This is an usually large bone Staunton , purchased on Ebay about 8 years ago from antique chess shop.com, with a 10 cm king in a competitive auction I sneaked home in …. phew!, as I badly wanted this set. The bovine bone just might have suited Howard Staunton. We don’t know if the great man had a fierce-looking bulldog called Brutusaur that delighted in biting people. Staunton might have visited the Smithfield meat market for some decent bone, and his dog then ate every scrap of remaining meat and licked off the remaining blood – pssst …. mum = ‘made up mince’, i.e. don’t believe a word of this nonsense re the dog! So he took the pristine clean bone to a decent turner and requested a chess set from this supplied material, so this just might explain why the set is so clean looking – not even a % of elephant here!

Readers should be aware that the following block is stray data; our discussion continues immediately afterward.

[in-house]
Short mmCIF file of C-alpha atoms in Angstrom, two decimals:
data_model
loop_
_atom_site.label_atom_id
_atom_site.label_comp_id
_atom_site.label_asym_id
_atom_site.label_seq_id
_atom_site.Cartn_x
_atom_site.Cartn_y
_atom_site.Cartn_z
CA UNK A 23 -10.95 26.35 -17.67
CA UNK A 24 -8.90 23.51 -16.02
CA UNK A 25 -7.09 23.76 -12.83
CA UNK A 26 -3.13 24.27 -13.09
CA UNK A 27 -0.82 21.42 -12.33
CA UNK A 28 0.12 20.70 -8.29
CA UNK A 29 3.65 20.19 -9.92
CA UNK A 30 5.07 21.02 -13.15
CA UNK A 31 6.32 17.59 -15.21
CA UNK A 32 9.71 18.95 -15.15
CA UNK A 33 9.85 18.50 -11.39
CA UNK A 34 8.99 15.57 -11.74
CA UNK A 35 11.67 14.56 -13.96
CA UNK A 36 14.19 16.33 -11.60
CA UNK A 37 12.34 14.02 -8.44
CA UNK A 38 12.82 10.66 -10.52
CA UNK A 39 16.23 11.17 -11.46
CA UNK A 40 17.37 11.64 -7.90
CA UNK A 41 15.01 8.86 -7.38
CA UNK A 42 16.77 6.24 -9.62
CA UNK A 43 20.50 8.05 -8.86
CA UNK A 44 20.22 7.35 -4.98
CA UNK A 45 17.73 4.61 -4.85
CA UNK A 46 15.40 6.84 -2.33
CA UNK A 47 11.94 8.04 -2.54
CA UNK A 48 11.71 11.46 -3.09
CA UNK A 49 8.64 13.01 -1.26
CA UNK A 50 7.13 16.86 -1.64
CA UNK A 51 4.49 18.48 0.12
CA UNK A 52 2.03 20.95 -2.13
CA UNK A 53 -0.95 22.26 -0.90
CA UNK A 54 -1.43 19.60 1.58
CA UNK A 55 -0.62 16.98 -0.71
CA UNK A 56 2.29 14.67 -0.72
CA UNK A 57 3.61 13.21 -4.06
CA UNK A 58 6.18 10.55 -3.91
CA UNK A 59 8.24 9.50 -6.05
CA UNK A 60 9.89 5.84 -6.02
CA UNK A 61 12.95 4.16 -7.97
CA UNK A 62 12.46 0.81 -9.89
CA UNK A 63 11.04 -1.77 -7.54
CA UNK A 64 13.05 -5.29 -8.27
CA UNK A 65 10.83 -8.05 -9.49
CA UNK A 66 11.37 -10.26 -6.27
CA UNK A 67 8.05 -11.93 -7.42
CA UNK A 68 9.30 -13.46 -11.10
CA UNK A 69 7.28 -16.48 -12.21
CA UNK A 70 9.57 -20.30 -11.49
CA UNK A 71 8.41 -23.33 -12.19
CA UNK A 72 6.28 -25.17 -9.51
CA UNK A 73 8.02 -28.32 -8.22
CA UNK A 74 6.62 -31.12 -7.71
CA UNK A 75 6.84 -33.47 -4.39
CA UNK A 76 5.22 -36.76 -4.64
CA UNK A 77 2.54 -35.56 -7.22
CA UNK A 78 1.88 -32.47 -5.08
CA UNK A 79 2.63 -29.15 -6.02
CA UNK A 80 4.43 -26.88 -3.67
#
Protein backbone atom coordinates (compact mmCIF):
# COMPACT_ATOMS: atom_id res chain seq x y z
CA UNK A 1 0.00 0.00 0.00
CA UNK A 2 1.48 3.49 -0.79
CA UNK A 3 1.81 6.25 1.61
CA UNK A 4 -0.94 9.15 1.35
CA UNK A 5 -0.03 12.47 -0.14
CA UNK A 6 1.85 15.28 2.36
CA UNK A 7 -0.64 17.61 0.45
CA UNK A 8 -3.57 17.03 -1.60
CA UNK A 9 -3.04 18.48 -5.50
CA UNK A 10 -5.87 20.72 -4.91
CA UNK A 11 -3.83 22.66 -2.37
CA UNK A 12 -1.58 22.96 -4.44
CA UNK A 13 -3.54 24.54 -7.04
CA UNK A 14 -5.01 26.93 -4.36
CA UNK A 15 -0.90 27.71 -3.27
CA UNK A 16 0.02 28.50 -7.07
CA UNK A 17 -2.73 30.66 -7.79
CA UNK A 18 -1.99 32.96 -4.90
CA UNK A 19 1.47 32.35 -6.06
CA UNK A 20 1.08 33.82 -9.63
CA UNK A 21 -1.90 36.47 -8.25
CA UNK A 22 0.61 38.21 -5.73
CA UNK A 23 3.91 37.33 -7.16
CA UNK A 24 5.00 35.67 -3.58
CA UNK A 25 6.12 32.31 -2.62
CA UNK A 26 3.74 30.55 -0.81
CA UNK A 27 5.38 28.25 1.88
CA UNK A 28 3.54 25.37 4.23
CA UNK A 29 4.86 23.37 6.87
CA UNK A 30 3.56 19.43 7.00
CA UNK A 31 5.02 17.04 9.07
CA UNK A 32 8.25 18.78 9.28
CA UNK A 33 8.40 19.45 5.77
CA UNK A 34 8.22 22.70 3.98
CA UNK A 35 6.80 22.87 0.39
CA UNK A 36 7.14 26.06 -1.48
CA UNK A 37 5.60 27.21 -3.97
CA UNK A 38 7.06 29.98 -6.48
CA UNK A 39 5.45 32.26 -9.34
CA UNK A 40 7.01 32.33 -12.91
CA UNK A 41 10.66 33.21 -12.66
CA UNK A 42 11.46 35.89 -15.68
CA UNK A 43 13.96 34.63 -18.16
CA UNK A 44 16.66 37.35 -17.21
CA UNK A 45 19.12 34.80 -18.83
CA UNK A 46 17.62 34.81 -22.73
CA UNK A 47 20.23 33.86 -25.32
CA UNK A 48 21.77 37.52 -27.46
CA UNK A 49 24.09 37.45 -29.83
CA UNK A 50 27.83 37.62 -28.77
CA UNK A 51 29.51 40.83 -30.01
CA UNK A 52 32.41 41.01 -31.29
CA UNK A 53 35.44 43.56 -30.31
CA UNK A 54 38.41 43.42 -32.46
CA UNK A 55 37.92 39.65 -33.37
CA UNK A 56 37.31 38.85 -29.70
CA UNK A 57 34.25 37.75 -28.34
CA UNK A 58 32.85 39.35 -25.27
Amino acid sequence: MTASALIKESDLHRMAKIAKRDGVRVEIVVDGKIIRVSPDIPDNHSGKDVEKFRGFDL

A CCI chess collector pal (not Russian!) suggested this set was Chinese, but CCI member Michael Mark in his research noted that there is a significant difference between the screw threads between English bone/ivory from Chinese sets. Talking of the coming sale of ivory ban, there is a decent publication which does a pretty decent job in covering ivory By CCI member Tomas Gallegos:- ‘Ivory at a glance – what to look for in ivory and related materials – a field guide for Antique & Art collectors’. Prepared for members of Chess Collectors International (CCI) October 2005 this publication should be made available to the customs ‘Ivory Police’ who just might eliminate a 40ft container of issues related to the issue of ‘what is Ivory?’ So instead of persecuting the innocent collectors perhaps some common sense might be used around this issue in the near future. A study of a host of sources of selling outlets pretty much sums up the foreseeable problems looming with over zealous types who don’t have sufficient knowledge of exactly what material so many chess sets are made of.